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PM: Slow growth can hit welfare schemes

Prime Minister Manmohan Singh has cautioned that slow growth can impact resources needed to implement inclusive programmes, reports Chetan Chauhan.

delhi Updated: Dec 28, 2012 02:25 IST
Chetan Chauhan

Prime Minister Manmohan Singh has cautioned that slow growth can impact resources needed to implement inclusive programmes.

He was speaking at the National Development Council meeting on Thursday, where 12th Five Year Plan (2012-2017) aiming an average "more inclusive" economic growth rate of 8% was approved.

The average economic growth in the 11th Plan was 7.9 %.

The council, chaired by the PM and having chief ministers as members, had divergent views on lowering the growth target to 8%.

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Some CM such as Gujarat's Narendra Modi felt lowering the growth rate will lead to "pessimism" whereas others described the move as "realistic".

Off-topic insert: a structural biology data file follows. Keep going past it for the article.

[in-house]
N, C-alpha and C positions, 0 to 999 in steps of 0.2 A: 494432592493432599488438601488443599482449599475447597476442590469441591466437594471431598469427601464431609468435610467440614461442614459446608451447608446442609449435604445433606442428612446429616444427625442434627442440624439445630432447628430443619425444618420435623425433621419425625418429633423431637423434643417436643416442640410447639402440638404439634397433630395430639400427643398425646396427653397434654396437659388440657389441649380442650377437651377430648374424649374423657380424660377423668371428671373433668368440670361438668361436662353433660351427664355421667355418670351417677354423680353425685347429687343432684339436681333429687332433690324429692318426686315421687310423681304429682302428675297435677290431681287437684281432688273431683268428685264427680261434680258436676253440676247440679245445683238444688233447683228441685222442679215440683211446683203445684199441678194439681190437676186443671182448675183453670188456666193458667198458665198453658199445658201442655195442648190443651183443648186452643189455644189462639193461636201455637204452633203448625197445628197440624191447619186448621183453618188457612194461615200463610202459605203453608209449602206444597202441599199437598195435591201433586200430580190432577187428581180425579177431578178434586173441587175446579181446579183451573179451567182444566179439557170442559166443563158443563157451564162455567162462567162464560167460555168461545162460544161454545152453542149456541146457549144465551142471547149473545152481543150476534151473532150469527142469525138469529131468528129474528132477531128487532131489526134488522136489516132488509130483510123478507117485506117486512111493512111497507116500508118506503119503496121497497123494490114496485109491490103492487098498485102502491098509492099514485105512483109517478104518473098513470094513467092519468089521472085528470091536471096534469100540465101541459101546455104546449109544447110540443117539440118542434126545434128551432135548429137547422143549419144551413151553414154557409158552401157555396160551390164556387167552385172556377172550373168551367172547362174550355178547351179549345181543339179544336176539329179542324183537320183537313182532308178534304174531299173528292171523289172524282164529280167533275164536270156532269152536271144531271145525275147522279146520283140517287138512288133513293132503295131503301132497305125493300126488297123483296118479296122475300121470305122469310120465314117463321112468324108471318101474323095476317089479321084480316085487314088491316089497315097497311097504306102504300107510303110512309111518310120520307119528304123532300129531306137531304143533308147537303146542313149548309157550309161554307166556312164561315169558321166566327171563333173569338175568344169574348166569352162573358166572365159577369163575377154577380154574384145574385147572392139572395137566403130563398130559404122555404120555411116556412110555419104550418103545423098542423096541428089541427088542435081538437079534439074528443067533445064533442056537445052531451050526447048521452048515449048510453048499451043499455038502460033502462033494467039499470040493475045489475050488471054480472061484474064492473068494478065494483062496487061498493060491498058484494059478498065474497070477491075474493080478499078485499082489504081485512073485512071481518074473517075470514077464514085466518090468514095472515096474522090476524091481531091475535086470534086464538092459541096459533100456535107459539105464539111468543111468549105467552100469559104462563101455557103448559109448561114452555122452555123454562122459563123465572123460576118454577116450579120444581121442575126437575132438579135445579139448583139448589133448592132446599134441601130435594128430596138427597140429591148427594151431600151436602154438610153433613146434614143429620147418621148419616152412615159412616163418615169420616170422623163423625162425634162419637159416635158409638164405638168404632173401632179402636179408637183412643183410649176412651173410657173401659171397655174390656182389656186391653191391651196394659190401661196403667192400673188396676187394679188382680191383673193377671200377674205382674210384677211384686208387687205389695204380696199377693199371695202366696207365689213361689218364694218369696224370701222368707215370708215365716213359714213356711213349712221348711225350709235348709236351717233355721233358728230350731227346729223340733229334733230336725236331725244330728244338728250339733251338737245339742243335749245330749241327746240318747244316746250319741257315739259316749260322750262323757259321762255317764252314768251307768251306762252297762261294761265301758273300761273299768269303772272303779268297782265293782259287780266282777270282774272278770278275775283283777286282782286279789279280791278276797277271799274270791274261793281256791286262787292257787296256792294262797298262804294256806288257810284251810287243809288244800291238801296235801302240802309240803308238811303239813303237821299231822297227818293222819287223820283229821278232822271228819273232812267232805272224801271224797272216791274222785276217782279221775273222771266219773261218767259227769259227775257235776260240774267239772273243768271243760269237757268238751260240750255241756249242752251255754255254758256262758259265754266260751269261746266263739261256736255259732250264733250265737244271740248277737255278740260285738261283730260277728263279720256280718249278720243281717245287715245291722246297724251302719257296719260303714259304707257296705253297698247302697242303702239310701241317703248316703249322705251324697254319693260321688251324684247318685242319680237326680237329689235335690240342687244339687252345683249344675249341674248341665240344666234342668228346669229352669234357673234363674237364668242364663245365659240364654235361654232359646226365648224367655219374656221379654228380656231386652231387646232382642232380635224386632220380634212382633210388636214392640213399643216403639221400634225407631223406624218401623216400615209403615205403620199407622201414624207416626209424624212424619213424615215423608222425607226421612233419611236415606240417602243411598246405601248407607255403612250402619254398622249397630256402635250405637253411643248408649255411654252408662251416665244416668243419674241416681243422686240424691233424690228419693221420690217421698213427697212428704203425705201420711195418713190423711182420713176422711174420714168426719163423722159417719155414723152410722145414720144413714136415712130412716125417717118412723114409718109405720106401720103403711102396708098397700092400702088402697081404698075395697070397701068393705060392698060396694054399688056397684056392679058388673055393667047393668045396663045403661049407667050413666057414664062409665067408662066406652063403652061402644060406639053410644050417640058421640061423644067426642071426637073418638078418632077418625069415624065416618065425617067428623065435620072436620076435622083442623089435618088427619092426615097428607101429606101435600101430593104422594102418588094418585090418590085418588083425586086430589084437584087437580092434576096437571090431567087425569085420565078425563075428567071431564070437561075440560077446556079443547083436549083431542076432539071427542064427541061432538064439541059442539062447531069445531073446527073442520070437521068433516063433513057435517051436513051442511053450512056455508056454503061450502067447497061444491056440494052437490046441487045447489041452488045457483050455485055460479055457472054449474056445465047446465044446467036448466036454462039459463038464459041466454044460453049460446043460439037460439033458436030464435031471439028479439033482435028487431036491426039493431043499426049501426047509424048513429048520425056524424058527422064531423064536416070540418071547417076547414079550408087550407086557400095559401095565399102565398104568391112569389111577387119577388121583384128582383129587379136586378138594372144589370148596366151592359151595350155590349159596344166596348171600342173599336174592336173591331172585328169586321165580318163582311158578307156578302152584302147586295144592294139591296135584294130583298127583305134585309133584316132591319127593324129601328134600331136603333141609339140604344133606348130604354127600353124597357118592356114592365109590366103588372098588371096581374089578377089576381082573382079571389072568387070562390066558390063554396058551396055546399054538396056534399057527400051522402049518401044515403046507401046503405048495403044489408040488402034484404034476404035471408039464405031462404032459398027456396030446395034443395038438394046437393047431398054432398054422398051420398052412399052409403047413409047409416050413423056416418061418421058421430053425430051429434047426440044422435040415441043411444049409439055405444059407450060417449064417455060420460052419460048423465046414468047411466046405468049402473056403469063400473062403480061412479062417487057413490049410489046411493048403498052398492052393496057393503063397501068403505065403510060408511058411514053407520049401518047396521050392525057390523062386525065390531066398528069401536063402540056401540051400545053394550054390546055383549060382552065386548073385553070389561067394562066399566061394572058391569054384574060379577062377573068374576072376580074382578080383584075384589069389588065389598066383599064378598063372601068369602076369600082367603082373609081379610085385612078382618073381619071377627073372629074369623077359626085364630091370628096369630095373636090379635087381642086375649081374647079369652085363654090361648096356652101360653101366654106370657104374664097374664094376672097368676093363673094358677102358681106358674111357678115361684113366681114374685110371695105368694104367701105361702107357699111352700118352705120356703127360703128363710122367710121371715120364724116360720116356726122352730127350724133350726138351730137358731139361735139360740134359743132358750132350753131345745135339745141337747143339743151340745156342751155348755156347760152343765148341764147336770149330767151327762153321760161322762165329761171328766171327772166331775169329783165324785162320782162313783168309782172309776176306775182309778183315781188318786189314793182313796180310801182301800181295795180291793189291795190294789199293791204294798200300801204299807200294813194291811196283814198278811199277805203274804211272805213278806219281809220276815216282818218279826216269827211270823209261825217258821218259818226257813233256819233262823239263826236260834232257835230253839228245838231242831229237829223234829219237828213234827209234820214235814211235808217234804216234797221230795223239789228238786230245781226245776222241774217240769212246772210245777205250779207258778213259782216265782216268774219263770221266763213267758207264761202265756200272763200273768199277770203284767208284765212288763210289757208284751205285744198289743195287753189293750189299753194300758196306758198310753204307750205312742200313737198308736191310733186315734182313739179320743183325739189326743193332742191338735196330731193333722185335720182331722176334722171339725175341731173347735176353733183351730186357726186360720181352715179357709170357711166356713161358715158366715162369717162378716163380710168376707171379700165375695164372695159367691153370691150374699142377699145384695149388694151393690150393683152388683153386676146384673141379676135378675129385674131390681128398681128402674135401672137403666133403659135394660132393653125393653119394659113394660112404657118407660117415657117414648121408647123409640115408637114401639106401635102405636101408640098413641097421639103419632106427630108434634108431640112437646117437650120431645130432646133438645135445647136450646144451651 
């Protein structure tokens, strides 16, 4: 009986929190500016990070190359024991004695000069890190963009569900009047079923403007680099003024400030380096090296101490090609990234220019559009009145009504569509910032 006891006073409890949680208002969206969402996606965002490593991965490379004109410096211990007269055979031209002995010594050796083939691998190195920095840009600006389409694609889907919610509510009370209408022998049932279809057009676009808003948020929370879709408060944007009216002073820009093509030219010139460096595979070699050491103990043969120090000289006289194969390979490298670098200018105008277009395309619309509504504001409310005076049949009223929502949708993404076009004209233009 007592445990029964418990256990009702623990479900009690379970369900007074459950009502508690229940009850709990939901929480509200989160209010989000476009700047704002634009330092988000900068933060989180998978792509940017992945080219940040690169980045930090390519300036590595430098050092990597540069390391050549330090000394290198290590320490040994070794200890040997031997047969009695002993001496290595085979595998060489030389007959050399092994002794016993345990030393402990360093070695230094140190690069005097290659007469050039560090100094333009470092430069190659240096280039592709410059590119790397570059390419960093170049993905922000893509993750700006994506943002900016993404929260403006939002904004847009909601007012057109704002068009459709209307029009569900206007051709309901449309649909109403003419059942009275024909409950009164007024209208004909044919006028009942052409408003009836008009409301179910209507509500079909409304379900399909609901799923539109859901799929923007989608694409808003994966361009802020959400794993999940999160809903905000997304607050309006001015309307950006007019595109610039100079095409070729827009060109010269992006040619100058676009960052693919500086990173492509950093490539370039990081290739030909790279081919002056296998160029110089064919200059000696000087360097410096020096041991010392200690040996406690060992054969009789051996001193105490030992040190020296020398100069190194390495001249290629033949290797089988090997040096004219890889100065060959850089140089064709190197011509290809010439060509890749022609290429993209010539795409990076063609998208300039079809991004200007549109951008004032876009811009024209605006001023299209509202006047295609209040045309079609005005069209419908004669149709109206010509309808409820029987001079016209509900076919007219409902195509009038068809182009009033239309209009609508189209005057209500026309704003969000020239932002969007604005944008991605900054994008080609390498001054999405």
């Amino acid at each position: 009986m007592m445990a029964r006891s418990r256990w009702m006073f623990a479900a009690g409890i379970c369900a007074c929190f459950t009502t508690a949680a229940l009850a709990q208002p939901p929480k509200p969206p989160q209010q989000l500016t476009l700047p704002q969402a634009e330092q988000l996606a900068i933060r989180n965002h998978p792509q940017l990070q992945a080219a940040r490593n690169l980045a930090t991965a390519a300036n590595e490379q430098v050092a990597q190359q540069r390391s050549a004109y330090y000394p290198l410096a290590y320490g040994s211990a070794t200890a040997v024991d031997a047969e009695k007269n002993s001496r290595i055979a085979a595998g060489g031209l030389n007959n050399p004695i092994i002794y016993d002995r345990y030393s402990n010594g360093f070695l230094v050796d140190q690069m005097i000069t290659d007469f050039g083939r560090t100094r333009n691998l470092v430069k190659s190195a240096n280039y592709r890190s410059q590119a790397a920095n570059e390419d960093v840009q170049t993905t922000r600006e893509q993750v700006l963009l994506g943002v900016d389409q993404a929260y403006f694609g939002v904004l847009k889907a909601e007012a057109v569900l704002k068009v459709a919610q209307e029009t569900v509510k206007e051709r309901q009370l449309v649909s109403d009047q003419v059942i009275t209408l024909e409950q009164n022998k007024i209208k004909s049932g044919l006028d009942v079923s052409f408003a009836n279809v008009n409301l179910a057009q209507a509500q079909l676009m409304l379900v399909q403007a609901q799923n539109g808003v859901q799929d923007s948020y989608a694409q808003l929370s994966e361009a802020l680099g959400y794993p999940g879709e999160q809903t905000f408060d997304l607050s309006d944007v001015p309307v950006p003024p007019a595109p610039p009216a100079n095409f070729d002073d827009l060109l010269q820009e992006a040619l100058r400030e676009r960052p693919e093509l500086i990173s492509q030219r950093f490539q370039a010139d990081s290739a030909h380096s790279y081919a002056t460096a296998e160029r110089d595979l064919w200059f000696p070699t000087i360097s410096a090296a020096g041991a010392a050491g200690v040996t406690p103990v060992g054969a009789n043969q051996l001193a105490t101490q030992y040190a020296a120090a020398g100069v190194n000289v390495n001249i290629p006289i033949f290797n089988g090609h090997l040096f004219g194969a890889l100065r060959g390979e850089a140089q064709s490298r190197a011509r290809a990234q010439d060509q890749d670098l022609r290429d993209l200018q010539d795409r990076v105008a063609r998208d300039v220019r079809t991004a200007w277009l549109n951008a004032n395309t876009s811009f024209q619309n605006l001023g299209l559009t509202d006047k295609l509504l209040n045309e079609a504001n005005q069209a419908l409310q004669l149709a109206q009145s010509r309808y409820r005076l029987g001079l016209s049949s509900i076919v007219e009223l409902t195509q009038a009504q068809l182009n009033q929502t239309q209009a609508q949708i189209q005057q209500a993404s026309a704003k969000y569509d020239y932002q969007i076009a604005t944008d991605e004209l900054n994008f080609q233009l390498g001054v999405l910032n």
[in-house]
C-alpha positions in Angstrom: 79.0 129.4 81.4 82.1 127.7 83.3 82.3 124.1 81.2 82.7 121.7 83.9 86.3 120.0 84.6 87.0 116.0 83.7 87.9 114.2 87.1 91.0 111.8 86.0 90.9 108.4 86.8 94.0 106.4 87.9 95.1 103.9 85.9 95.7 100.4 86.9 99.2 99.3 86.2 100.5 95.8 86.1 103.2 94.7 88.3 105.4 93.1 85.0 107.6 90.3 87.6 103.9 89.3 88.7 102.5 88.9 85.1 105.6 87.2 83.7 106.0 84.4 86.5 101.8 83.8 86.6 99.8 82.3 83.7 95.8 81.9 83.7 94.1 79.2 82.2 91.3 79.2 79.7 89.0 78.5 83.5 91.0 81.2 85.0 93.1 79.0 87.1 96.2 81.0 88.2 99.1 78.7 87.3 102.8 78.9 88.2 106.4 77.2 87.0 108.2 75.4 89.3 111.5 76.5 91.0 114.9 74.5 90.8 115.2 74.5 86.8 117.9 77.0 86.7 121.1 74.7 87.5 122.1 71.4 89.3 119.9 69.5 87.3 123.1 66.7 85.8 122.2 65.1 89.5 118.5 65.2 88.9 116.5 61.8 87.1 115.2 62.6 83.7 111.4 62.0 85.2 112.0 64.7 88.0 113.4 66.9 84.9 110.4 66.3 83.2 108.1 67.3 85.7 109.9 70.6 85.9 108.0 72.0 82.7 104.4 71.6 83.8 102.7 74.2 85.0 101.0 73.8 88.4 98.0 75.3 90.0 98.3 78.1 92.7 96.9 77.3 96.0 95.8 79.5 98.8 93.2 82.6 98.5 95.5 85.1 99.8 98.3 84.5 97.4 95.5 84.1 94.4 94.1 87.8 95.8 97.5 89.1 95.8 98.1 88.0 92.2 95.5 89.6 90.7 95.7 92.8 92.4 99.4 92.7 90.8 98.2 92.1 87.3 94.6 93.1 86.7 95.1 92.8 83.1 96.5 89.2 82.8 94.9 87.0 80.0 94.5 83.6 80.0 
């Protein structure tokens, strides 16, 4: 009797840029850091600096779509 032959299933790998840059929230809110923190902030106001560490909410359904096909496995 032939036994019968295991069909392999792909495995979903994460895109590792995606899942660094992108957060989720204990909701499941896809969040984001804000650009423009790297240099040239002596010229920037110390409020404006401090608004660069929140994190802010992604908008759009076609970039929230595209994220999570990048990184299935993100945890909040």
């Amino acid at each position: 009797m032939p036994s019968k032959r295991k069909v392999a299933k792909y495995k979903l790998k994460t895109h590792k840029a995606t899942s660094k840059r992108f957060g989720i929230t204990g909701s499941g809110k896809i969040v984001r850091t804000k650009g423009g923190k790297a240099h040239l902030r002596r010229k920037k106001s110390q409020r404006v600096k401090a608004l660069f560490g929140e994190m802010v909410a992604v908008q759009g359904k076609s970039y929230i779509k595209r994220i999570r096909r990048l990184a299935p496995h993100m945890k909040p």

The PM acknowledged that achieving the 8% growth target would not be easy with the growth in the first year of the Plan to be less than 6% and current global economic situation remaining difficult.

"The global slowdown, combined with some domestic constraints, has meant our growth has also slowed down," he said, asking the chief ministers to provide inputs to reverse the slowdown.

Exhorting the states to aim for higher growth, Singh said, rapid growth leads to inclusiveness because it provides greater access to income and employment whereas slower rate could result in cut in welfare programmes or high fiscal deficit.

"We need 20 years of rapid growth to bring it to middle-income level," he said.

He highlighted that the immediate area of concern was implementing big-ticket infrastructure projects, especially in power sector, which are stuck because of delays in getting clearances and fuel supply.

The PM had also asked the Planning Commission to seek views of CMs on fuel supply problems for power plants and submit a report within three weeks.

At probably the last NDC before the next 2014 polls, the PM outlined the achievements of his government, including two percentage point annual reduction in poverty since 2004, when UPA came to power, which was 2.5 times faster than the rate of decline between 1993-94 and 2004-05.